It’s been a rough year for lesbians in the media — from fictional deaths to real life online lady loving publications being shut down. As of Friday Sept. 23, AfterEllen.com will no longer be a thing.
Earlier this week, AfterEllen’s editor-in-chief Trish Bendix crafted a Tumblr post announcing the death of the 14-year-old digital platform dedicated to the representation of lesbian/bi women in popular culture. Bendix went on to share the reasons for the axe — which involves bottom lines, advertising and the sad state of online journalism (especially for lesbians).
Turns out Evolve Media, the company that owns the AfterEllen brand, is opting for periodic publishing and possibly some freelance (ad tech styles) in the future, according to Bendix, because the site just isn’t cutting it when it comes to the bottom line.
“They gave us two fiscal years to become their LGBT property and profit in that space, and they found we are not as profitable as moms and fashion,” Bendix wrote.
Though we’ve suspected that the journalism of AfterEllen has been compromised in the past due to the fact that Evolve Media has, y’know, the ultimate power when it comes to decision-making and would probably opt to avoid contentious content in a time of necessary reporting — this is still terribly sad.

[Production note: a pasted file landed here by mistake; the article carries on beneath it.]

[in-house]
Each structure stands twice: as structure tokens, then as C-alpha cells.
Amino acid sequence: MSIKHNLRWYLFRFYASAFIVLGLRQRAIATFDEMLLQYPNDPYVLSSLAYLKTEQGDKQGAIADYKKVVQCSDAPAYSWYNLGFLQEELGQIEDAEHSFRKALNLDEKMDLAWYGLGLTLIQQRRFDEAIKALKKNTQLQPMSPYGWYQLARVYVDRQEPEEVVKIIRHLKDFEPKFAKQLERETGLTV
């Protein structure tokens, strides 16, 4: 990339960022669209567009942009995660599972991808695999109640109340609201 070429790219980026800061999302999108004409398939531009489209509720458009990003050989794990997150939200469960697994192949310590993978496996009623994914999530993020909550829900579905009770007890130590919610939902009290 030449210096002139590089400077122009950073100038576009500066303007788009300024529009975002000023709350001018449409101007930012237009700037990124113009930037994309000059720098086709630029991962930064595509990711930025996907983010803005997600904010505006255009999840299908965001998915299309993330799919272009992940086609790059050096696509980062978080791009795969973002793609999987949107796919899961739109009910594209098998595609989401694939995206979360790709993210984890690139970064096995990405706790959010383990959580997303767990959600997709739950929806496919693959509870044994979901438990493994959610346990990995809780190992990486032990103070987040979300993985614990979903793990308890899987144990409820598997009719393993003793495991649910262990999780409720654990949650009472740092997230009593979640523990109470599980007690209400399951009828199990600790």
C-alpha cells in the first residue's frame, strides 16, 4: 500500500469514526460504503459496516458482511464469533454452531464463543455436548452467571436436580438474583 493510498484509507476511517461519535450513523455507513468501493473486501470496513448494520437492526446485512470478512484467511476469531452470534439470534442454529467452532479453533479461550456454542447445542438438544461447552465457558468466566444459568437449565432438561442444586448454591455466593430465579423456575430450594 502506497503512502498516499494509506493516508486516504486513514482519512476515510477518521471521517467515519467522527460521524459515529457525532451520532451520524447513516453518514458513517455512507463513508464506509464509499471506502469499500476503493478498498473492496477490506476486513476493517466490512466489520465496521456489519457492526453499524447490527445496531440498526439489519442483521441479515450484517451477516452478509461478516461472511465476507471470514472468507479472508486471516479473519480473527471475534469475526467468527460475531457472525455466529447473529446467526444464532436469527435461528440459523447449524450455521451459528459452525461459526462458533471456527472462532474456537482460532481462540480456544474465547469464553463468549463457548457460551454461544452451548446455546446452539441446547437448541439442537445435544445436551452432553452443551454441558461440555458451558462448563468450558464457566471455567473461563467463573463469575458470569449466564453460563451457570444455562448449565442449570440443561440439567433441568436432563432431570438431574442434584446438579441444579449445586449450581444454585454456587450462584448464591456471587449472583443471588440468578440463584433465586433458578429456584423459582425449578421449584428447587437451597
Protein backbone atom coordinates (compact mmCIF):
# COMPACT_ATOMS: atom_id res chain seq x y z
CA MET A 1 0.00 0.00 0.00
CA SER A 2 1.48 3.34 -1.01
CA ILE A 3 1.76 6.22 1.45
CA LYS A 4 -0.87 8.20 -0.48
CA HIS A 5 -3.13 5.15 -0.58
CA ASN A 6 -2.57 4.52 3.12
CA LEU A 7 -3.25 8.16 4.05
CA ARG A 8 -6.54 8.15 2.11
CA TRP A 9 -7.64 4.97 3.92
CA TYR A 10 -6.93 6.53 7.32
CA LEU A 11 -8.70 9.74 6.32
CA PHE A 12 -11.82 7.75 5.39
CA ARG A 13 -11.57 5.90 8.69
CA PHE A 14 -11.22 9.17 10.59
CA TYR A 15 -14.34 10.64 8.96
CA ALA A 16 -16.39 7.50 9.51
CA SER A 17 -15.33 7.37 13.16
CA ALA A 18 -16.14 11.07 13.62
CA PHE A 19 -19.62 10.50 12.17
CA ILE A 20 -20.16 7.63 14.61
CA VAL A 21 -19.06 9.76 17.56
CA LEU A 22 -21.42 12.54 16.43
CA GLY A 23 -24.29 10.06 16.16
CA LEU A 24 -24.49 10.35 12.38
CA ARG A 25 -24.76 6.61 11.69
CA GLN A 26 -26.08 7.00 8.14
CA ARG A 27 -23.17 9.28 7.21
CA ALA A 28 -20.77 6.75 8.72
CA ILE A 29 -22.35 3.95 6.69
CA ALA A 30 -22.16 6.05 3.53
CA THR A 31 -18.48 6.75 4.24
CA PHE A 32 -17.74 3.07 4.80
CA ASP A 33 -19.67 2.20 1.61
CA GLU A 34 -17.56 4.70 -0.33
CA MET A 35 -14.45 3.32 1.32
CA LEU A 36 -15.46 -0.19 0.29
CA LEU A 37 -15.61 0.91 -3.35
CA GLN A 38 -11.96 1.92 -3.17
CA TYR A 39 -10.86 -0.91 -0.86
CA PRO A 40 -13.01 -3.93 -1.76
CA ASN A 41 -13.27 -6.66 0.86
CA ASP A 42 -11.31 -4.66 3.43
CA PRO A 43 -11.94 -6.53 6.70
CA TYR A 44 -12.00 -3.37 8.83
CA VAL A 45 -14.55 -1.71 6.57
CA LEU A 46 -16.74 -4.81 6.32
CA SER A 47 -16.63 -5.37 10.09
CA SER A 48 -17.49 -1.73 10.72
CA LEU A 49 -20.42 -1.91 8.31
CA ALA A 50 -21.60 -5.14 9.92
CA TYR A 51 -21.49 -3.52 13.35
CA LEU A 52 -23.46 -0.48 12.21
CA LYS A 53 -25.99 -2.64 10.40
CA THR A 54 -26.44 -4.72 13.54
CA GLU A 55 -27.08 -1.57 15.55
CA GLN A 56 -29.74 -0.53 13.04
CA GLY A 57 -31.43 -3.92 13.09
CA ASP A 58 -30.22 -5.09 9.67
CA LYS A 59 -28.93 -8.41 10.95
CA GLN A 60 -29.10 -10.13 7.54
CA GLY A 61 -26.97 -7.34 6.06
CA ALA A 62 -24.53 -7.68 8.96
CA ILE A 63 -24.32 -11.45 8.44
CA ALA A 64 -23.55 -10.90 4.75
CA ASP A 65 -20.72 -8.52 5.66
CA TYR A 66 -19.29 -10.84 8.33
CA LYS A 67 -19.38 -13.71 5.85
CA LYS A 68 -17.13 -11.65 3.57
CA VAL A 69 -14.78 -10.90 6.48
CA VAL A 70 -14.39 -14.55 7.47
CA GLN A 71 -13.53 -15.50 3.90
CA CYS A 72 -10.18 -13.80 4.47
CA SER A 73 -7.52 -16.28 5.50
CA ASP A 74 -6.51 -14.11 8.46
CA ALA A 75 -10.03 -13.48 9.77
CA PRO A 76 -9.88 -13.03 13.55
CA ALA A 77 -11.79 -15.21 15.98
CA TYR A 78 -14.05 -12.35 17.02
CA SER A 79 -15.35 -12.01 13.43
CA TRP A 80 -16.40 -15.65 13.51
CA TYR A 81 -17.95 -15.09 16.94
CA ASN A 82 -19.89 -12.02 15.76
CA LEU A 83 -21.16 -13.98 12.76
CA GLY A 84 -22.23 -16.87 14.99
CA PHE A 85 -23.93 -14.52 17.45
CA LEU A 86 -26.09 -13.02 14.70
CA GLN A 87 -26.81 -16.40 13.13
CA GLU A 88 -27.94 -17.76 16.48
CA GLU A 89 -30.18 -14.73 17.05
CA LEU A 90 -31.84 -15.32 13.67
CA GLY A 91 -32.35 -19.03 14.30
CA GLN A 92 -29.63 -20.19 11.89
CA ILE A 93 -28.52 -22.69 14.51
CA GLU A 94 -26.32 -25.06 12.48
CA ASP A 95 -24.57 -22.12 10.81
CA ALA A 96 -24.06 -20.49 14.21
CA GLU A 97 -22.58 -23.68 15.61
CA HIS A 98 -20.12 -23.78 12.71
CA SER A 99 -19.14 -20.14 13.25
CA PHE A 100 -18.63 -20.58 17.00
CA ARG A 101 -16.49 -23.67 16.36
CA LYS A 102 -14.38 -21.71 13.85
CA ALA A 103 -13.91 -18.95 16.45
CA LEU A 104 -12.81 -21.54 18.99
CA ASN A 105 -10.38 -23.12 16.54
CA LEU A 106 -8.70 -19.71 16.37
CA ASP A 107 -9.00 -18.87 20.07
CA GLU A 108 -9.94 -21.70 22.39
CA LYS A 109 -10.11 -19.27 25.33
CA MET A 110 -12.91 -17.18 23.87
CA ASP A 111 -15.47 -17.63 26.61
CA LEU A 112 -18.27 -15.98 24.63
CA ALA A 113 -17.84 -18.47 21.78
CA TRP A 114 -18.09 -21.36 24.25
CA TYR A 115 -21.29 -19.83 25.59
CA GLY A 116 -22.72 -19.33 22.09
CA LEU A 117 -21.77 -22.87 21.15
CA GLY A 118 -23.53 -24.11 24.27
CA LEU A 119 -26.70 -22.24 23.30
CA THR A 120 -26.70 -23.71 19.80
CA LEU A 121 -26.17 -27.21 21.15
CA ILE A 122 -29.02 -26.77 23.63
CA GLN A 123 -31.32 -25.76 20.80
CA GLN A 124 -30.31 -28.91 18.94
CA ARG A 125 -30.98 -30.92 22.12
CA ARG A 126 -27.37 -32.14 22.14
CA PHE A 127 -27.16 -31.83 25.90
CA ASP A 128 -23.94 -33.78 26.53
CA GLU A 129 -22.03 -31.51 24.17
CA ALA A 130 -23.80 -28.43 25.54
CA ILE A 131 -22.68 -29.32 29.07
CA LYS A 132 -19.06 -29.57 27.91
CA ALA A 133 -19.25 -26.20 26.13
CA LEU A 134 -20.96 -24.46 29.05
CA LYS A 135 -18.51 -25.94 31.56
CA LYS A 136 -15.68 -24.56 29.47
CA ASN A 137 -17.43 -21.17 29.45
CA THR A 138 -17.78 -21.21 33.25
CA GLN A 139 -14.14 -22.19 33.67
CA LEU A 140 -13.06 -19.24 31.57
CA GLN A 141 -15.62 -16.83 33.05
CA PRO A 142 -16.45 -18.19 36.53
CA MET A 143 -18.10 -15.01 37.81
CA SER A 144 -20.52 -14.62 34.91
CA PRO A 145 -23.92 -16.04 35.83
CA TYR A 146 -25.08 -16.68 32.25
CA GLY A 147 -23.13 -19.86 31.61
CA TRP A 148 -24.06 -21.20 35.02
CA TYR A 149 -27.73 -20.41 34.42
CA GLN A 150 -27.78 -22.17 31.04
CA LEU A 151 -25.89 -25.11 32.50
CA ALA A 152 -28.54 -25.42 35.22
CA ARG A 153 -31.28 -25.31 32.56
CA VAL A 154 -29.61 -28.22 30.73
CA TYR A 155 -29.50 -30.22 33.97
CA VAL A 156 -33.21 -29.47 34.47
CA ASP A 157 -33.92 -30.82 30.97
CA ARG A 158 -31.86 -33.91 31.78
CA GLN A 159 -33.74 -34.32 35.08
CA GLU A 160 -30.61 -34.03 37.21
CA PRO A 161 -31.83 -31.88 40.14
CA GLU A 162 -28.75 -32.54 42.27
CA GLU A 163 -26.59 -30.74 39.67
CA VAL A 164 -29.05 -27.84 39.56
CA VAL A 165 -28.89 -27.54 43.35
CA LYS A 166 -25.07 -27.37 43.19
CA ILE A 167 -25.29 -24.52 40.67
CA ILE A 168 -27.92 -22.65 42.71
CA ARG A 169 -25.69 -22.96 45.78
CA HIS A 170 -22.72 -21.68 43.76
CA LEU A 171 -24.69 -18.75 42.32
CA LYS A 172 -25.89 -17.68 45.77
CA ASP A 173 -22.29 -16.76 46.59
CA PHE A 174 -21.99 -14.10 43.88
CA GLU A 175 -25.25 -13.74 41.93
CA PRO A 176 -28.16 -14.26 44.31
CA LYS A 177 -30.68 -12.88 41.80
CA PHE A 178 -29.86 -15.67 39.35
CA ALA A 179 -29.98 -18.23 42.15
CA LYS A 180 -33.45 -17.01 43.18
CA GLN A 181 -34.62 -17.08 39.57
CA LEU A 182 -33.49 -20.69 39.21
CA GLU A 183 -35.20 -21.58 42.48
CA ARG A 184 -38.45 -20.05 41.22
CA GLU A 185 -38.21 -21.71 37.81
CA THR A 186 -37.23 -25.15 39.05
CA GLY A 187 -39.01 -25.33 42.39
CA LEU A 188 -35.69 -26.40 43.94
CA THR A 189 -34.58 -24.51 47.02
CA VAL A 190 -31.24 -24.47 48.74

Digital media is a scary beast — and very few publications are safe and thriving. The state of journalism has been in question for years — but the move to online hasn’t done the industry any favours. The market is saturated, advertisers and business is all over the place, no one actually knows what to do with ‘data’ and the focus is never on the content anymore.
It was obvious that Bendix did what she could during her reign. Obviously a feminist (who practices intersectionality quite nicely), it was clear she pushed for a more social justice oriented agenda and had pretty good politics. Of course, Evolve Media was never going to care about any of that and none of her good hearted efforts could save her from this professional fate. Who do you think Evolve Media is?
“And, yes, “they” are mainly white heterosexual men, which is important to note because not only is this the story for us, but for a lot of other properties—large-scale media outlets, lesbian bars out-priced by neighborhoods they helped establish, housing in queer meccas like Portland that is being turned into condos and AirBNBs,” Bendix said in her post.
Queer spaces are constantly being taken over or shut down — both online and off. Just last month Toronto’s queer-inclusive sex shop Come As You Are quietly closed its doors and earlier this summer, popular drag king nights ceases as the bar Zipperz called it a day. LGBT businesses are struggling to hack it despite the rise of queer culture on film and television.
AfterEllen has been there through it all — and though it has dropped the ball at times, the publication represented something important and often tried to do right. This loss to the Internet is a big one and it matters.